The Australian Shepherd can also be used as a sheep dog. I have seen western flocks being moved by Aussies, mostly used as trail or drive dogs to keep the flock moving. When you need a dog to go out around a band of sheep and bring them to you, a wider working breed is considered more effective. The Aussie who works sheep in small pastures and certainly in corrals and pens can be very efficient. Most sheep trial courses are designed to showcase the wide working dog with the outrun as the premier test. The wide outrun is not the Aussie’s natural style, nor does he work in a crouch position using intense eye. He does not shine in competition on a course and program designed for another breed any more than a football star would look polished on the basketball court. The ASCA course utilizes fence lines and corners adding a test to insure the dog can handle stock in the open just as the cattleman utilizes the same. All breeds have been developed to fit the demand of specific work and living conditions.
The ASCA breed standard states: “The Australian Shepherd is intelligent, primarily a working dog of strong herding and guardian instincts. He is an exceptional companion. He is versatile and easily trained, performing his assigned tasks with great style and enthusiasm. He is reserved with strangers but does not exhibit shyness. Although an aggressive, authoritative worker, viciousness toward people or animals is intolerable.” The old time Aussie was just as the standard relates, and the good modern day working Aussie retains these traits. This is a dog who is devoted to his master or family, and not much interested in having anything to do with anyone else. They have a protective territorial nature over “their people” and home which often extends to their master’s truck. In describing his attraction to this breed, I once had an old timer say to me, “I wouldn’t have a dog who would let himself be stolen.”
These are the kind of dogs who make the wife and kids feel safe at home alone at night; not a small consideration in this day and age. They are also sensible enough to know when friends are around who the family is comfortable with. It is typical of the breed to be protective and devoted to those he considers his own.
I should follow this up with a few words about these dogs changing hands as adult dogs. An adult dog devoted to their trainer or owner will bond to another person given a period of time, usually within 30 days. This is a breed sensitive to the people around them. They will adjust to a new home or trainer but may need more time than a breed less inclined to be devoted to one person. The unique bond these dogs do develop has its rewards in a working partnership.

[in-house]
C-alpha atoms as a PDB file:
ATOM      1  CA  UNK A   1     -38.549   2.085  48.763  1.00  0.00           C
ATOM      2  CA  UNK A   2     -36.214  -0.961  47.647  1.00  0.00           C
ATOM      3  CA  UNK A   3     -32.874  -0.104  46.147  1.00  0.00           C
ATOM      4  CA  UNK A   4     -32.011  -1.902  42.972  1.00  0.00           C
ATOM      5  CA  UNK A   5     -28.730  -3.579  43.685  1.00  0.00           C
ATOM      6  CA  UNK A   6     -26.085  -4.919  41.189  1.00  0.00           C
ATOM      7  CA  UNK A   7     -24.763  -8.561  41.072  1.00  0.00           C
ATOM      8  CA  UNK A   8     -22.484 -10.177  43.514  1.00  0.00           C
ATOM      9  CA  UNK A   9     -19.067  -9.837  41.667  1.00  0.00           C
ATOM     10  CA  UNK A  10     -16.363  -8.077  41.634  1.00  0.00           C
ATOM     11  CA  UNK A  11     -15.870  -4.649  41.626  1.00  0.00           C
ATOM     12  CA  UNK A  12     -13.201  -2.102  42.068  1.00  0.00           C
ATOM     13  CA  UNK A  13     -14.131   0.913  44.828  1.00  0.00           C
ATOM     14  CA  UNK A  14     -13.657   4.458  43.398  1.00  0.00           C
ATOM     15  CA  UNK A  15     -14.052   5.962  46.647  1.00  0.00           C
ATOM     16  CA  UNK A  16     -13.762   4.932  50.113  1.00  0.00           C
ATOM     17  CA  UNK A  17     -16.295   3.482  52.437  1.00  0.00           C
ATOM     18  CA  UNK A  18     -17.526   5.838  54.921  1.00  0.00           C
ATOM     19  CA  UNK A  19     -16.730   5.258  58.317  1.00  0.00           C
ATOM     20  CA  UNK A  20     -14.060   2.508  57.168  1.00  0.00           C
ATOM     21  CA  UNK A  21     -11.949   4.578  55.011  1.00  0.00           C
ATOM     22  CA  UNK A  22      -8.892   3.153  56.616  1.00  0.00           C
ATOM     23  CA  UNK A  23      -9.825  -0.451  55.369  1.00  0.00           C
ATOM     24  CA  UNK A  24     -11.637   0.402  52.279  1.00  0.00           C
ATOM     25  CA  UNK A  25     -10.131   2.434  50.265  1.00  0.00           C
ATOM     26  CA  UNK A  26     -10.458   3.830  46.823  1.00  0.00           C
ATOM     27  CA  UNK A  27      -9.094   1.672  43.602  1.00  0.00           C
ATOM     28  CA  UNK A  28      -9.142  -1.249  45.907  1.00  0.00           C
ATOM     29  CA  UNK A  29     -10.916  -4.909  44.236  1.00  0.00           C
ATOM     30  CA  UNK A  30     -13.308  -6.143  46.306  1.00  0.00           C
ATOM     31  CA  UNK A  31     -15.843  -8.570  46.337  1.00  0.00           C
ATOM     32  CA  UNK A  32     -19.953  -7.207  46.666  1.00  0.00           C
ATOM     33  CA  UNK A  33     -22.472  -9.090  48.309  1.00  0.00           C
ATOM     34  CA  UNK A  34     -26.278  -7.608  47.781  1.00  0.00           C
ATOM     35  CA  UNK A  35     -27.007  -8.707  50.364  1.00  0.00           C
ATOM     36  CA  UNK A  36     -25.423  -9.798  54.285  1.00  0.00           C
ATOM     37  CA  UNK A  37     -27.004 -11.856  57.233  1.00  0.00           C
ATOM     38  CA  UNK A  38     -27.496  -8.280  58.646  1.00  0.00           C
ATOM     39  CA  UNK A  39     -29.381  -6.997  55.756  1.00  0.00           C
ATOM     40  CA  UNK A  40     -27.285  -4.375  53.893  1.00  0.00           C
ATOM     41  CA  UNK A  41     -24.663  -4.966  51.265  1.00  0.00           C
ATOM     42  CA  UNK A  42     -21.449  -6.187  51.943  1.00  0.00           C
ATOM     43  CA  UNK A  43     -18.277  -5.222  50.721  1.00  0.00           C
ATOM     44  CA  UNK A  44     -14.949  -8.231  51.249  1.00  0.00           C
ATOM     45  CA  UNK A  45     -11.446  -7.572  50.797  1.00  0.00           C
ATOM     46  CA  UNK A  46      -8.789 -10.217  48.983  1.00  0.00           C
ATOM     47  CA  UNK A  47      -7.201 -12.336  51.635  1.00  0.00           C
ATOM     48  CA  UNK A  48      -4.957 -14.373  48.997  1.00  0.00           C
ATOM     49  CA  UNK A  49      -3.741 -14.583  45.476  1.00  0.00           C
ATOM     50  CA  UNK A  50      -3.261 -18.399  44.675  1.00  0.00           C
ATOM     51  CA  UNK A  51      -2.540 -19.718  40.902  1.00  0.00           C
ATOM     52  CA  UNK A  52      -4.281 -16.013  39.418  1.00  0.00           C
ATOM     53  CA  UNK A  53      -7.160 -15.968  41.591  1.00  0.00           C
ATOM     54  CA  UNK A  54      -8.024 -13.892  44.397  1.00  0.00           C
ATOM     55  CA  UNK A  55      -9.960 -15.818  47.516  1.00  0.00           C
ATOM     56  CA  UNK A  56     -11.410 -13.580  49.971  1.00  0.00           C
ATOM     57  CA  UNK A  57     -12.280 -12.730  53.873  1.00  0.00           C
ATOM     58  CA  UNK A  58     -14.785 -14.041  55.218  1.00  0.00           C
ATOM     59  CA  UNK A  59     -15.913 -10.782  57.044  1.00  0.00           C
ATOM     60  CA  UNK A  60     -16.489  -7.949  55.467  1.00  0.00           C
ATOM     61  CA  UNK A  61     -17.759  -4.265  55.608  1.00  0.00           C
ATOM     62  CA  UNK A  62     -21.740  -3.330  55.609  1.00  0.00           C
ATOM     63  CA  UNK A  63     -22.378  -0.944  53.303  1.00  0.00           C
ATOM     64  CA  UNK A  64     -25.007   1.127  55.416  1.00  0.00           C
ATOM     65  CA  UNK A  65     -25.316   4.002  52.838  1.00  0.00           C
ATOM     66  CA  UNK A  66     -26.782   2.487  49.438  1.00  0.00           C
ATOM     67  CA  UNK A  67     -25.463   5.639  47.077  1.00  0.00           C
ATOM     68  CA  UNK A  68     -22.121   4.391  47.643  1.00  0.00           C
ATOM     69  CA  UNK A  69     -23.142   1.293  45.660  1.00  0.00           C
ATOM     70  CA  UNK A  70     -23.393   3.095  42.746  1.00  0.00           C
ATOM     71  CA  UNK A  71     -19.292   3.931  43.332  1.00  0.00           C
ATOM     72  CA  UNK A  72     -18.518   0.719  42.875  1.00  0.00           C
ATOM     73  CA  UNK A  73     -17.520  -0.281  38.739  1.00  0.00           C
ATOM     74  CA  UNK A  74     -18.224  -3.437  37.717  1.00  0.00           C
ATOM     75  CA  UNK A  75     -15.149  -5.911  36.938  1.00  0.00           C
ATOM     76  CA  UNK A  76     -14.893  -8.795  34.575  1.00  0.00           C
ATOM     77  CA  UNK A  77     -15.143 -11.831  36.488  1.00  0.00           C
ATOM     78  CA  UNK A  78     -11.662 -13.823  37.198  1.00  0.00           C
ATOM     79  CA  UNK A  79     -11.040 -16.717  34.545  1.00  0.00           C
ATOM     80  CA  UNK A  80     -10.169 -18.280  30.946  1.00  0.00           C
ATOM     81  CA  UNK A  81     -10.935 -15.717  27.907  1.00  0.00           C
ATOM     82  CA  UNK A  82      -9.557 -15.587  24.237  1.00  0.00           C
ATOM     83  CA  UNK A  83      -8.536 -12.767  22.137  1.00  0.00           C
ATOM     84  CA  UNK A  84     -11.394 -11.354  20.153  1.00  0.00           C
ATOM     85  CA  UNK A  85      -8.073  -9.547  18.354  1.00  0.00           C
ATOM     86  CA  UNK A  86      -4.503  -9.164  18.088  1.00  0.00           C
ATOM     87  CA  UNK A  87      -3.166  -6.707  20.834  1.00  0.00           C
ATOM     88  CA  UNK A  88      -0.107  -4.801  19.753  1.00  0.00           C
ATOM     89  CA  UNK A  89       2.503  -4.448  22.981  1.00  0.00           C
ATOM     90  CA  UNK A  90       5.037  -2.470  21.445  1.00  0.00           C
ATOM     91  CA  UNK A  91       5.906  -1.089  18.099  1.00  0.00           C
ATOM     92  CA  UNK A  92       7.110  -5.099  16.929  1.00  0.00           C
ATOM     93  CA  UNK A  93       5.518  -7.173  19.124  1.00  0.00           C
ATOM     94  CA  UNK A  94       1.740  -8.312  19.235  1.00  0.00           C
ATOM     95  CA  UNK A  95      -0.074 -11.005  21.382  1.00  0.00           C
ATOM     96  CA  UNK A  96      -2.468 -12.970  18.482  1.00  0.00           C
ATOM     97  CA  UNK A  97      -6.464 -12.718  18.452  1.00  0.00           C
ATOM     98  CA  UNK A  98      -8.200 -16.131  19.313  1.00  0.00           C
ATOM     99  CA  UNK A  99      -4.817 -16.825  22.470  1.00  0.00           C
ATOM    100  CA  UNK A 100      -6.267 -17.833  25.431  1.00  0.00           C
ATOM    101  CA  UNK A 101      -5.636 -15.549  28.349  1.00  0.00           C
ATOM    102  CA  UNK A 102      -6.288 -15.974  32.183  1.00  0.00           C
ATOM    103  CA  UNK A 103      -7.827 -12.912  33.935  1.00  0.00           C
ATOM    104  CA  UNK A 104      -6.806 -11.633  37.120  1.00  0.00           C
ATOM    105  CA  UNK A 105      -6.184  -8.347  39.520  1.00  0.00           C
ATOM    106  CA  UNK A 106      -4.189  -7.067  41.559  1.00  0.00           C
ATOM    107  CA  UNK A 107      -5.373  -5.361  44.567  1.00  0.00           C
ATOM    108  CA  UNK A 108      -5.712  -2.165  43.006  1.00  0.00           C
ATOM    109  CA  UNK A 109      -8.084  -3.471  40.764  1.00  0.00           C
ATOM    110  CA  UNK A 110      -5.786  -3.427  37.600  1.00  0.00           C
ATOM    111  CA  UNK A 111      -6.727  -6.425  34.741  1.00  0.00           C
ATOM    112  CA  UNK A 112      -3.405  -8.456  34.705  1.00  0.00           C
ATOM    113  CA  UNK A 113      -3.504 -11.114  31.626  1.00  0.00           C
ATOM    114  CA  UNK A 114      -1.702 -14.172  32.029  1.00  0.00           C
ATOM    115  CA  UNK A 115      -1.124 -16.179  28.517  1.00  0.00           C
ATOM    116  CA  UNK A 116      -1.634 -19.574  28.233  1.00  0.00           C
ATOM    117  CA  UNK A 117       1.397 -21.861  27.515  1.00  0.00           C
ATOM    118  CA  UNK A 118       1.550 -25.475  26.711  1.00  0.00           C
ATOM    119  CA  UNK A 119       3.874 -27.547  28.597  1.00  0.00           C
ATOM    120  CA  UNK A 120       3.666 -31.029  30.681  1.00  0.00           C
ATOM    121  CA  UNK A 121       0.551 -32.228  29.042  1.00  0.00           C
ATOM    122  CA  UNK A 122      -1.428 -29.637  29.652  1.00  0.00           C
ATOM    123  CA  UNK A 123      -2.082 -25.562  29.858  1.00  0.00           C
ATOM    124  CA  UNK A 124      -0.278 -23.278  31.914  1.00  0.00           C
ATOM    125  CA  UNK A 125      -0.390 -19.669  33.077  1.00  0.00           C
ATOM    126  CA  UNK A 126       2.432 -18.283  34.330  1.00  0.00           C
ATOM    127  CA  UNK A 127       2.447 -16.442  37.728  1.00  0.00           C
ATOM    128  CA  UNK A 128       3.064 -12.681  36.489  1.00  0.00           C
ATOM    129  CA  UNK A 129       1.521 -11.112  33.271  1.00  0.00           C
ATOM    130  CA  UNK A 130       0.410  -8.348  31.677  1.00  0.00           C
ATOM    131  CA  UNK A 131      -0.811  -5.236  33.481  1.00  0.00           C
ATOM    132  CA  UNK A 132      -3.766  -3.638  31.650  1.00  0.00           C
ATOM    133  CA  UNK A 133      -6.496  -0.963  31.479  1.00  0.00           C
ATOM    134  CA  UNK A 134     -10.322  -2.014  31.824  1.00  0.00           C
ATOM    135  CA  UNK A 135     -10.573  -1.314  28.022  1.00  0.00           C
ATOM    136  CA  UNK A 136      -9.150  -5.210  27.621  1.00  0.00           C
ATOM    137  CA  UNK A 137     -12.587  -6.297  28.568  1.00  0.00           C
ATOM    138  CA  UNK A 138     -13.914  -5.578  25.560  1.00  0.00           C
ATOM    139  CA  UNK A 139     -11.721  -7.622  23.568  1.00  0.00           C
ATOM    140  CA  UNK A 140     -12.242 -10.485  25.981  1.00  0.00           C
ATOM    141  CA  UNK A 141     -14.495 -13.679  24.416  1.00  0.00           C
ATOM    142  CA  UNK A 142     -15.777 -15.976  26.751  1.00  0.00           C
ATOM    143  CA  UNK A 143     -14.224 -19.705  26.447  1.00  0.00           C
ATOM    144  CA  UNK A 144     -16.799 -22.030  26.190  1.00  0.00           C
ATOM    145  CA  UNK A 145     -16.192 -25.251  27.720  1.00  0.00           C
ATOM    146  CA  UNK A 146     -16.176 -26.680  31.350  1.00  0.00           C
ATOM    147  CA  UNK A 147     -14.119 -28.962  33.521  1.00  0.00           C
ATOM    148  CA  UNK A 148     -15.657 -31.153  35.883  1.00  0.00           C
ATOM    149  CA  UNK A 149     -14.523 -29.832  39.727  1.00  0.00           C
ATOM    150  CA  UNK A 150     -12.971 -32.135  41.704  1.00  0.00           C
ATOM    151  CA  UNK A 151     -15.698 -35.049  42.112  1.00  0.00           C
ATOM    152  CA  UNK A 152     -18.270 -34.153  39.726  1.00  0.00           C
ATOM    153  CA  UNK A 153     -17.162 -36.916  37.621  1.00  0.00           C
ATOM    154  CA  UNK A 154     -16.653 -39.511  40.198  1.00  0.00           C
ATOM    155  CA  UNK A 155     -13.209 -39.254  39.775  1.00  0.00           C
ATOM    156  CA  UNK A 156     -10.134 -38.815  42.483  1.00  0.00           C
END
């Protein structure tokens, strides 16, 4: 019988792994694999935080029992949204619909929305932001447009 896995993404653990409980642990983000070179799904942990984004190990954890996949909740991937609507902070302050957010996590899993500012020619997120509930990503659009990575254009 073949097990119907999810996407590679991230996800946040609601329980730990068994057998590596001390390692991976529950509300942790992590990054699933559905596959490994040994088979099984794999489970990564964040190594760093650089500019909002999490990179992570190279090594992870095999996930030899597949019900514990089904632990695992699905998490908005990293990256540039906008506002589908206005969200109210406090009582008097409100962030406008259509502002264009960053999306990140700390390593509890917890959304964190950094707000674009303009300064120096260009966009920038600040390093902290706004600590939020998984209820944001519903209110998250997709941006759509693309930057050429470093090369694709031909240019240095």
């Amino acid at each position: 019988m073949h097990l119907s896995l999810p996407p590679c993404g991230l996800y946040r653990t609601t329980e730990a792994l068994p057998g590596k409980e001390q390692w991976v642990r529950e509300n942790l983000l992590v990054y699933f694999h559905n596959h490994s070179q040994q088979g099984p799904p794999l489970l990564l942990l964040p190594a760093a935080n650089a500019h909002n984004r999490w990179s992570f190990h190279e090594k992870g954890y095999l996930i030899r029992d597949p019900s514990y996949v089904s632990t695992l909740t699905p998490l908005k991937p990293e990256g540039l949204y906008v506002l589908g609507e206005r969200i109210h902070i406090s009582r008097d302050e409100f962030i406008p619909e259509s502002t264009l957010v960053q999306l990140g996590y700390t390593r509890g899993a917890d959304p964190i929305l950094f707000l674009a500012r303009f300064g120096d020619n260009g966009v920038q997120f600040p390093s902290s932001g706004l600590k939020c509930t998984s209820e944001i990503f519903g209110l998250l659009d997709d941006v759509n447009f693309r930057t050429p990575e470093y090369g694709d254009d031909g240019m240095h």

We need to recognize that in developing this breed some people have specialized in things other than working ability. For that reason, as in any breed bloodlines should be researched and pups should be expected to be guaranteed to work. A good working Australian Shepherd is unlike some of the other working breeds in that he normally is content when not working. Probably because of his devotion to a person or family, the dog fits into a home environment where he is not worked. This has, of course, led to their popularity as a pet. An Aussie in a working home where livestock work is seasonal or occasional will be a content member of the family.
There was a quote in the RDT June/July ’94 issue from John Holmes’ The Farmer’s Dog relating to the dog referred to as the old fashioned Scotch Collie. He wrote, “They were all easy-going, level-headed dogs, useful but not flashy workers, and quite willing to lie about the place when there was nothing better to do. Personally, I think it is a great pity that this type has been practically exterminated by the increasing popularity of ‘strong-eyed’ dogs. For all-round farm work they were often far more use than the classically bred [trials type] dog.” His description fits the Australian Shepherd perfectly. These dogs have a unique ability to be a working companion when their working instinct and their desire to be a part of your life are combined in daily routine.
I have attempted to give a highlight of what a working Australian Shepherd is all about, because we all should try to choose the breed best fitting our desires. Each of us has a need for a dog revolving around the physical stock work to be done and the kind of dog we would enjoy living with. Although the technicalities of training different breeds may be similar, their minds are not necessarily the same. Their instincts may differ as do their personalities. I will attempt in the next articles to help with understanding and using the Australian Shepherd if that is the breed you choose.
this article was first published in the October/November 1994 issue of Ranch Dog Trainer magazine